I think for the types of competitions I am talking about, $500.00 - $1000.00 should be reasonable for a final build. Well, that's what I am hoping. :)


I'd consider all the above to be "inexpensive" contests, there are plenty more that are much higher cost. Frankly, $200 doesn't buy you much these days. A pair of small motors/wheels, and a controller can easily approach that (and we are of course neglecting any tool/equipment costs).
I agree. Last time I checked, you could barely get a kit robot with microcontroller and a few sensors for $200.00, and that would be a continuous rotation servo based kit like what I started out with.


Sensors aren't cheap, and autonomy dictates a need of sensory. $500 for an autonomous robot is not unreasonable using mostly off-the-shelf components (most contests cater to beginners, as it gives them a goal to work towards, but beginners can of course get bogged down if they have to deal with all the details at once, hence off-the-shelf components rather than lots of custom or wirewrapped stuff).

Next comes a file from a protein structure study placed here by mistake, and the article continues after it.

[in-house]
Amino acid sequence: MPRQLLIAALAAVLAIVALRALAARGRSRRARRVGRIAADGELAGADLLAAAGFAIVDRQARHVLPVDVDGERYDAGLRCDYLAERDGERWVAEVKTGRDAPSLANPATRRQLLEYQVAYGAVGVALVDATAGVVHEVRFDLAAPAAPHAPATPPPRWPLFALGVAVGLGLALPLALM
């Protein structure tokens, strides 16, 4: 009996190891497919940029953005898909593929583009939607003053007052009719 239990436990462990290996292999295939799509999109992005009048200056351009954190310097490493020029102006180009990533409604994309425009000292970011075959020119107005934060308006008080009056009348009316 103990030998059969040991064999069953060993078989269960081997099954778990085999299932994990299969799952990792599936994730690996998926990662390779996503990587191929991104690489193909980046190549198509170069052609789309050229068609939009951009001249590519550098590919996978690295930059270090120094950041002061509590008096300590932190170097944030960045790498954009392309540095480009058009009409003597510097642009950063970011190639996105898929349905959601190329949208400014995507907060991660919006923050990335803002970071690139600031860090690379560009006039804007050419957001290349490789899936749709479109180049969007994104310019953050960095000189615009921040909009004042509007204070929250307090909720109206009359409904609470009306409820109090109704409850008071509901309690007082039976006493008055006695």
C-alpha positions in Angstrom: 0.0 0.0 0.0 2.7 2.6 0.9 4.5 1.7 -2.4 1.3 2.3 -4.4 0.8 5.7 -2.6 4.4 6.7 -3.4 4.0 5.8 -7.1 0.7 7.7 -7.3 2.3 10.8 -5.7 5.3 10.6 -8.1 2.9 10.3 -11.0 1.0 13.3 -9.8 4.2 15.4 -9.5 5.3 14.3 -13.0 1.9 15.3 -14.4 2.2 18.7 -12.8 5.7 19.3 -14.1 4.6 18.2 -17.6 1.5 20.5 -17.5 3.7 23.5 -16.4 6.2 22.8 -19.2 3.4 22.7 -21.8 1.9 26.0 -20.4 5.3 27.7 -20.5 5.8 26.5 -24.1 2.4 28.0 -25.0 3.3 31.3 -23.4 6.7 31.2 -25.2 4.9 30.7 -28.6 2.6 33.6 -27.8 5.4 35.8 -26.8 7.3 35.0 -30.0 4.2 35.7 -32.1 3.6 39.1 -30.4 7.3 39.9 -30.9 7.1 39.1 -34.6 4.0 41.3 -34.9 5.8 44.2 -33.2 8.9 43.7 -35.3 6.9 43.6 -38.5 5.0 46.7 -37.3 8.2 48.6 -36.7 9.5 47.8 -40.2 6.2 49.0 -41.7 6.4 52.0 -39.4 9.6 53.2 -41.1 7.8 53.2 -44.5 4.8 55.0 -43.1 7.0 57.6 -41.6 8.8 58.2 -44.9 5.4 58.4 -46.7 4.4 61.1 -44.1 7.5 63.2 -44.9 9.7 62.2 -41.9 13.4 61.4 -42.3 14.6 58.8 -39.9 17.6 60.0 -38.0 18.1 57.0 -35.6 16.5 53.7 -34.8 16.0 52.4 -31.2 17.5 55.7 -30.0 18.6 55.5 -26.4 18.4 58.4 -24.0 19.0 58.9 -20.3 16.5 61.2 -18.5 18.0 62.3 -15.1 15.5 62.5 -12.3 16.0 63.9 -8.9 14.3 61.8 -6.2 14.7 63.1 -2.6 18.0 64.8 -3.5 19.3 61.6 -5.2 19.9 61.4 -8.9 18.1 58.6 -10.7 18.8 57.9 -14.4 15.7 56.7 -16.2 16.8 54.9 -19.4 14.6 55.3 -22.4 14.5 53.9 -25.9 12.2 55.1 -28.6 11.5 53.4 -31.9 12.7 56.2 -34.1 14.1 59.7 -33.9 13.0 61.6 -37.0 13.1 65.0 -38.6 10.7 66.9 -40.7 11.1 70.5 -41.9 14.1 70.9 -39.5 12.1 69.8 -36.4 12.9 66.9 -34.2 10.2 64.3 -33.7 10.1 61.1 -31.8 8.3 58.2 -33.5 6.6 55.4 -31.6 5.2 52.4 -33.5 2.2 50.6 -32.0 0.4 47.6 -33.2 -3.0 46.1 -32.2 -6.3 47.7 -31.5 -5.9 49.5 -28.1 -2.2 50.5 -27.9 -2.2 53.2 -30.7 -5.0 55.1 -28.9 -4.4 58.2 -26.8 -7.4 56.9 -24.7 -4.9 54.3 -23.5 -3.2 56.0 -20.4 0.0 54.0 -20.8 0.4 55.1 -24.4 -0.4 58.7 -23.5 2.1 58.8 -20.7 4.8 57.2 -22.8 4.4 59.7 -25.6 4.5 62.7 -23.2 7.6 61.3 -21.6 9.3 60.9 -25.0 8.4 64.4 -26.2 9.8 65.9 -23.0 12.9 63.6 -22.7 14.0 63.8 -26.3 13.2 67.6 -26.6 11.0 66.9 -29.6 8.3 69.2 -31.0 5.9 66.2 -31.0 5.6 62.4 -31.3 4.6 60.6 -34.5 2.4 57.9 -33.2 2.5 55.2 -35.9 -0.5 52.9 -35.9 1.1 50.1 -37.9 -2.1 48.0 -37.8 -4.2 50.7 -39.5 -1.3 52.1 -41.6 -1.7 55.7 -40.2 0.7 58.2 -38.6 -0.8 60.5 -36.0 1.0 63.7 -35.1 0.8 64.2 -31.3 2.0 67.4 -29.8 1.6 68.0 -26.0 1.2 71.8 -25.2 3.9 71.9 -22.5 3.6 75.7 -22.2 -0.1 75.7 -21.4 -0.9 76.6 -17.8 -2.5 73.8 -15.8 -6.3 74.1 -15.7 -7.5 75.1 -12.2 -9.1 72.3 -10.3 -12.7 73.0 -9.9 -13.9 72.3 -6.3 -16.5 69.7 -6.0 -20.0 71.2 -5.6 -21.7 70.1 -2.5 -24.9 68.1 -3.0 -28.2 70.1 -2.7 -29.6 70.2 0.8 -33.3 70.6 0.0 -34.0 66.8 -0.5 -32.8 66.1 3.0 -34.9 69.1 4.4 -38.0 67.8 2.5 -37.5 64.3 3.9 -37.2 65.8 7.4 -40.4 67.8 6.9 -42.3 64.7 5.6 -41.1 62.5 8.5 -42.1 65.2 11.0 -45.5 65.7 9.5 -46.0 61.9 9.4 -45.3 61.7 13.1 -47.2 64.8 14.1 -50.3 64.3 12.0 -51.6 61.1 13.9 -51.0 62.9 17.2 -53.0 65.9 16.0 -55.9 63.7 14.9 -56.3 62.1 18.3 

Yeah, at roughly $30.00 and up for decent sensors, they aren't inexpensive. I started out with just a single sensor - a Lynxmotion IRPD. That's all I had for quite awhile and then I added a Sharp IR ranger, and later a PING. That happened over a course of months though. I do have a 3-axis accelerometer and a compass, but have not integrated them into WALTER yet.


What I think you may be describing more would be a mini-contest, which many clubs around the country do run (where competitors might have say 1-3months to prepare, rather than a whole year). For instance: http://letsmakerobots.com/node/10646